Storytelling With Data: A Children's Tale

Taking a data-based visualization approach in your storytelling.

Contributed to Storytelling for Good by Limarie Cabrera and Anna Wright of Westchester Children’s Association.

A conversation with Limarie Cabrera and Anna Wright from the Westchester Children’s Association about how they take a data-based approach to identifying children’s needs.

The Westchester Children’s Association’s (WCA) Children by the Number’s project has come a long way since it first published its data in 2008! What was the impetus behind this project? Why was it established?

Limarie Cabrera (LC): WCA has always used data to understand children’s needs and track their well-being. We realized, however, Westchester County data as a whole wasn’t telling the full story of how children were doing in each of our 43 municipalities. Data disaggregated by community, by age, or by race and ethnicity was hard to find. Our goal was to deliver current, accurate and disaggregated data to our audience: social service organizations, school district administrators, local governments and other child advocates. We produced a 300+ page book in 2008, and a searchable online database with 300+ indicators in 2009.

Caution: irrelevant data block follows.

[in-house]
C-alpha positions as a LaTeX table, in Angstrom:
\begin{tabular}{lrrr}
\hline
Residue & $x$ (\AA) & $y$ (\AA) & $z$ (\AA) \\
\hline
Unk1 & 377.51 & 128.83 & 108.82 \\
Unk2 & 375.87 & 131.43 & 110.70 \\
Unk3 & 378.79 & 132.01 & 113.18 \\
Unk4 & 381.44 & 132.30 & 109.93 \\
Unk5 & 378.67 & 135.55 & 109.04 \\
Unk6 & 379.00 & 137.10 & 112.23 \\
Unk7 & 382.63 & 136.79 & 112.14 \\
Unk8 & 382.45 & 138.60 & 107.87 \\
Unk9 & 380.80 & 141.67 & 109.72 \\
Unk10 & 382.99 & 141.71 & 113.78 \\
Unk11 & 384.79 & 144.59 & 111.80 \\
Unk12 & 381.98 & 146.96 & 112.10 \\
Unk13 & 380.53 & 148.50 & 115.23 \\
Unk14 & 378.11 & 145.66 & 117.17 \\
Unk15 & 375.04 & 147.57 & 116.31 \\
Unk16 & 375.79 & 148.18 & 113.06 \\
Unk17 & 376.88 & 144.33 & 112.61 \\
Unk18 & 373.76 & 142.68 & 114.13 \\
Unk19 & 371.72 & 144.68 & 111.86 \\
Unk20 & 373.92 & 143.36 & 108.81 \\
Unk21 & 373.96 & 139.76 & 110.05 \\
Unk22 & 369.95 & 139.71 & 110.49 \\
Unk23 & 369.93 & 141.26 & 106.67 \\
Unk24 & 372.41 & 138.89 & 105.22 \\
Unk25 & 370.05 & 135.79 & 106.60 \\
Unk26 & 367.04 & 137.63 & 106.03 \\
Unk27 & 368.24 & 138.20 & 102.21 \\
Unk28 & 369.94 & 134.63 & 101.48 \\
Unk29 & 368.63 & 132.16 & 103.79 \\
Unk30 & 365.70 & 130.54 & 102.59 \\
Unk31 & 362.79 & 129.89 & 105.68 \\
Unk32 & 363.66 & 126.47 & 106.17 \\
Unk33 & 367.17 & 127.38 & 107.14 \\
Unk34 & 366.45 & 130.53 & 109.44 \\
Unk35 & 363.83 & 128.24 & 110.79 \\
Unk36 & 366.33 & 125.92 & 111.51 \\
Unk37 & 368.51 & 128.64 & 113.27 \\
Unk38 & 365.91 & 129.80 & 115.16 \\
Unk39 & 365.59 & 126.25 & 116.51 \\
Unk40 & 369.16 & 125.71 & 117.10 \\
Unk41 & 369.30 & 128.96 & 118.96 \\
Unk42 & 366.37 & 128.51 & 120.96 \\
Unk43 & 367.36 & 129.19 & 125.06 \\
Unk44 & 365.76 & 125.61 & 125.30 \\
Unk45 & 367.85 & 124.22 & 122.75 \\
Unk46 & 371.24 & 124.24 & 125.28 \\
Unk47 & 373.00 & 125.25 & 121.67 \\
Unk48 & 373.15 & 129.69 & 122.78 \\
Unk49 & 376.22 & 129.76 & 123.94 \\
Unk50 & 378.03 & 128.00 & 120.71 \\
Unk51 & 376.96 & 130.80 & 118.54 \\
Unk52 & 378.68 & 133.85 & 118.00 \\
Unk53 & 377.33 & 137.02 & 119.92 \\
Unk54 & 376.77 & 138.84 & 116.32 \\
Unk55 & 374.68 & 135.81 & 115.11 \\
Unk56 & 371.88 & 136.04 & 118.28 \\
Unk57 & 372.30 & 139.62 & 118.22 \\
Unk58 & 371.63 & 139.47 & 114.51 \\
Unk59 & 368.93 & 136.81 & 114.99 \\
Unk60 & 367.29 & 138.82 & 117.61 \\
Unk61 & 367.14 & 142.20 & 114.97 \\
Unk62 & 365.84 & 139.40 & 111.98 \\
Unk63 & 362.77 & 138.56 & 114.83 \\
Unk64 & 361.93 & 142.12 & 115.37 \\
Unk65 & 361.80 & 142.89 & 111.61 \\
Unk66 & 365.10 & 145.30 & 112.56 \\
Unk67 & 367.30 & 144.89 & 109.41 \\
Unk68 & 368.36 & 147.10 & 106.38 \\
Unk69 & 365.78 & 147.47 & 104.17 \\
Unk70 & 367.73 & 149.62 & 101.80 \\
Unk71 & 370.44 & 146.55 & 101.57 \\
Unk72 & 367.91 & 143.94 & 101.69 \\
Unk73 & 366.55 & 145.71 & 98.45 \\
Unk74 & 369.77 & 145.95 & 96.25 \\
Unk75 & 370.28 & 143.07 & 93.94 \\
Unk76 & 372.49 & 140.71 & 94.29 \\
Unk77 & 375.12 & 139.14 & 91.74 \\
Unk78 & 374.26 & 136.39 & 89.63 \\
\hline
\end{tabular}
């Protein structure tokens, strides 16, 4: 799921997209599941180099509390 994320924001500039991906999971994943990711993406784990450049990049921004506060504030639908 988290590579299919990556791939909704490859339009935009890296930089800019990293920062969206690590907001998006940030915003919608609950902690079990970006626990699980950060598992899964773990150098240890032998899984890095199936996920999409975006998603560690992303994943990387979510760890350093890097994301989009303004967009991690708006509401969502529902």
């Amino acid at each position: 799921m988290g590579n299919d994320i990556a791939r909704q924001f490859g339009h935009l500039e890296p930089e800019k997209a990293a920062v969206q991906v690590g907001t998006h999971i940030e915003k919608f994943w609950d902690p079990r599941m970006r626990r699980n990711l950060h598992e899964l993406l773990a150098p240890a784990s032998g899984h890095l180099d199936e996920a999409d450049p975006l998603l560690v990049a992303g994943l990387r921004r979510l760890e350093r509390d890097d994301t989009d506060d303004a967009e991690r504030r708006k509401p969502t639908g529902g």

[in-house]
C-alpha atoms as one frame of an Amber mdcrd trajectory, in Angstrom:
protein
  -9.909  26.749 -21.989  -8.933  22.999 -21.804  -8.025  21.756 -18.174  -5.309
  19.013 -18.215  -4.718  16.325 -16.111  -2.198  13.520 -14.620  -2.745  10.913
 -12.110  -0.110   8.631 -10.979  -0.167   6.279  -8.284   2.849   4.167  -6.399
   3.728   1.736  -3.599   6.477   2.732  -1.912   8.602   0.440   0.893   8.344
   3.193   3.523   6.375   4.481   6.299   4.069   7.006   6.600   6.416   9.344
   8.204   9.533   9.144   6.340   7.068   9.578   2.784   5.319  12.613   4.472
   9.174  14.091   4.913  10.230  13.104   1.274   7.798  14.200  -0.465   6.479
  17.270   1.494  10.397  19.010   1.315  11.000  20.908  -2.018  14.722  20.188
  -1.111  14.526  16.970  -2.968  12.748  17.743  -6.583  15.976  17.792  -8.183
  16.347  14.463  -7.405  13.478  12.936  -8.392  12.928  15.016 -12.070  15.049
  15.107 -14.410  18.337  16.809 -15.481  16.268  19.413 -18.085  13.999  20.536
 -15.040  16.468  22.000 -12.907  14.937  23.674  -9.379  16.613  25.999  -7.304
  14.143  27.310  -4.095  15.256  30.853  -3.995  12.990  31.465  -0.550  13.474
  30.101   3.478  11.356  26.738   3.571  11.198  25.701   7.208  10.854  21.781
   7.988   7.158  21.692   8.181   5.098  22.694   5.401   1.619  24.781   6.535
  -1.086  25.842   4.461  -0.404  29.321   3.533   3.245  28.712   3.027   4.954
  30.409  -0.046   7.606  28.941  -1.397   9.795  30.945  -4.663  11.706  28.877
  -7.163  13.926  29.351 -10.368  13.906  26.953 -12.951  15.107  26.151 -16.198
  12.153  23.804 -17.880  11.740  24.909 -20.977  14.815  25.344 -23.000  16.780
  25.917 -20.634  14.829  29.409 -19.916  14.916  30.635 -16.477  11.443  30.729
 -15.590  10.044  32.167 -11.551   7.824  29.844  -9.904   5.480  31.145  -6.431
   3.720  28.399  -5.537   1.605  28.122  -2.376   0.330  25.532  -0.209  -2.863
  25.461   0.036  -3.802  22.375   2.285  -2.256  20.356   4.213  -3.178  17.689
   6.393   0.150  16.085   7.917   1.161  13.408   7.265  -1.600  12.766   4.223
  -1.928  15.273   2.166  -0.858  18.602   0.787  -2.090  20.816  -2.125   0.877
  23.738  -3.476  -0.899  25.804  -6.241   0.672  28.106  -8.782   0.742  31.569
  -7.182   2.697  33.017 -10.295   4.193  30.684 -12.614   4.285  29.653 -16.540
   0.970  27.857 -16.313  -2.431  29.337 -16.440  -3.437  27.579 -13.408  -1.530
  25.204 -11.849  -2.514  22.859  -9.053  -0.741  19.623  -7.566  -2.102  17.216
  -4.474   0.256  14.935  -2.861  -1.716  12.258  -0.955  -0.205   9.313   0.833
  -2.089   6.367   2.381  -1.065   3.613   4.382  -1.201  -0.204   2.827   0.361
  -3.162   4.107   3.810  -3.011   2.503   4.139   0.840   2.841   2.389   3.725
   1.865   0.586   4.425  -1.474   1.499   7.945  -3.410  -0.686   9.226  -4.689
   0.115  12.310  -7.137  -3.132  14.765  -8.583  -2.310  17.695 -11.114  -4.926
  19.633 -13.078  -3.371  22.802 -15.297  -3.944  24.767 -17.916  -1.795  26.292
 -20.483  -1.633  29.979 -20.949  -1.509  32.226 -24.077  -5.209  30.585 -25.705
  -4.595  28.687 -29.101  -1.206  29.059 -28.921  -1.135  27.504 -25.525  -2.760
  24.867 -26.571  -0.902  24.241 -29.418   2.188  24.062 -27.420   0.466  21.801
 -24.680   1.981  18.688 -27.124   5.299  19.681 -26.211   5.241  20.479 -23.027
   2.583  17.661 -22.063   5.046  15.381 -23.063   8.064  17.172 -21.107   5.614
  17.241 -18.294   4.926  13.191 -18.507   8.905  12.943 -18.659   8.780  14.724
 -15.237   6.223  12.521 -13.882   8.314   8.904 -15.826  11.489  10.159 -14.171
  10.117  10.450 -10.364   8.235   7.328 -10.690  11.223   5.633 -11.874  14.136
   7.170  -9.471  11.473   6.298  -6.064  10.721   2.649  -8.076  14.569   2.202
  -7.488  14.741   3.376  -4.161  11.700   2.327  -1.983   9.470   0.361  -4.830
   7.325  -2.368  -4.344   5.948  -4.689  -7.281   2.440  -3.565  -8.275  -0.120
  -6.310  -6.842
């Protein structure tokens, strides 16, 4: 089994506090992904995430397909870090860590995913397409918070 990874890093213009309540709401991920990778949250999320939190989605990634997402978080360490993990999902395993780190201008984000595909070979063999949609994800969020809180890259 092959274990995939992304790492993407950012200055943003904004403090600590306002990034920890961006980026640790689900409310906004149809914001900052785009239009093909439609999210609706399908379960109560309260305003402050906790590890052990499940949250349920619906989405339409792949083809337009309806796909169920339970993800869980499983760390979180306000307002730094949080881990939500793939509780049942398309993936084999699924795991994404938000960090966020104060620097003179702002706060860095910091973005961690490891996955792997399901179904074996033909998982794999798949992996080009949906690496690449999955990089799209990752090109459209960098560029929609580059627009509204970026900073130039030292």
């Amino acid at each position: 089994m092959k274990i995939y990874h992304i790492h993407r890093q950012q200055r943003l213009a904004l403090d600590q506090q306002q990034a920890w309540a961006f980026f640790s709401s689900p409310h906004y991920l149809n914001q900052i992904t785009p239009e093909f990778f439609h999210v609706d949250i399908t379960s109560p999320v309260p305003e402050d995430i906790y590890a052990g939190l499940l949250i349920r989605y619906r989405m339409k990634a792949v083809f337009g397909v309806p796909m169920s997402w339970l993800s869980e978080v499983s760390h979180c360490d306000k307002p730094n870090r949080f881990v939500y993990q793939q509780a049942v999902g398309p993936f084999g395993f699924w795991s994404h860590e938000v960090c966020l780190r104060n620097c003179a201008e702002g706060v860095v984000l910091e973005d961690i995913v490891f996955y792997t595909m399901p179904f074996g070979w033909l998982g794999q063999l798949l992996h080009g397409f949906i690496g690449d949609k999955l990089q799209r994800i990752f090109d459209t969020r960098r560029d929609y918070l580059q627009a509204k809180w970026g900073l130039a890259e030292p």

Soon after we launched the database, we realized that our efforts confused our stakeholders instead of informing them. We found that when people are faced with many tables and charts, aka “number vomit,” they frequently shut down, so we started transforming our data into infographics, which were at the time an emerging communications tool. Luckily, the software to create them became affordable: When ESRI started releasing licenses for ArcGIS, a powerful mapping tool, through TechSoup, I did the happy dance in my office.

The blog was established as our communication platform to explain why we thought the data was important, and to share it. We didn’t abandon our offline efforts, but we significantly reduced its cost. We reduced our 300+ page book down to a six-page accordion flyer that was all infographics. The feedback has been great, and we’re noticing that people are actually using it. We get requests all the time from organizations to send copies to their boards, and schools are posting the flyers on their walls.

What are some of the most interesting or unexpected findings you’ve observed from examining the data?

Anna Wright (AW): The differences in communities within Westchester County. For example, College Readiness Rates range from 7% to 89% within the county. I feel that residents don’t really know just how vast those differences are within their community.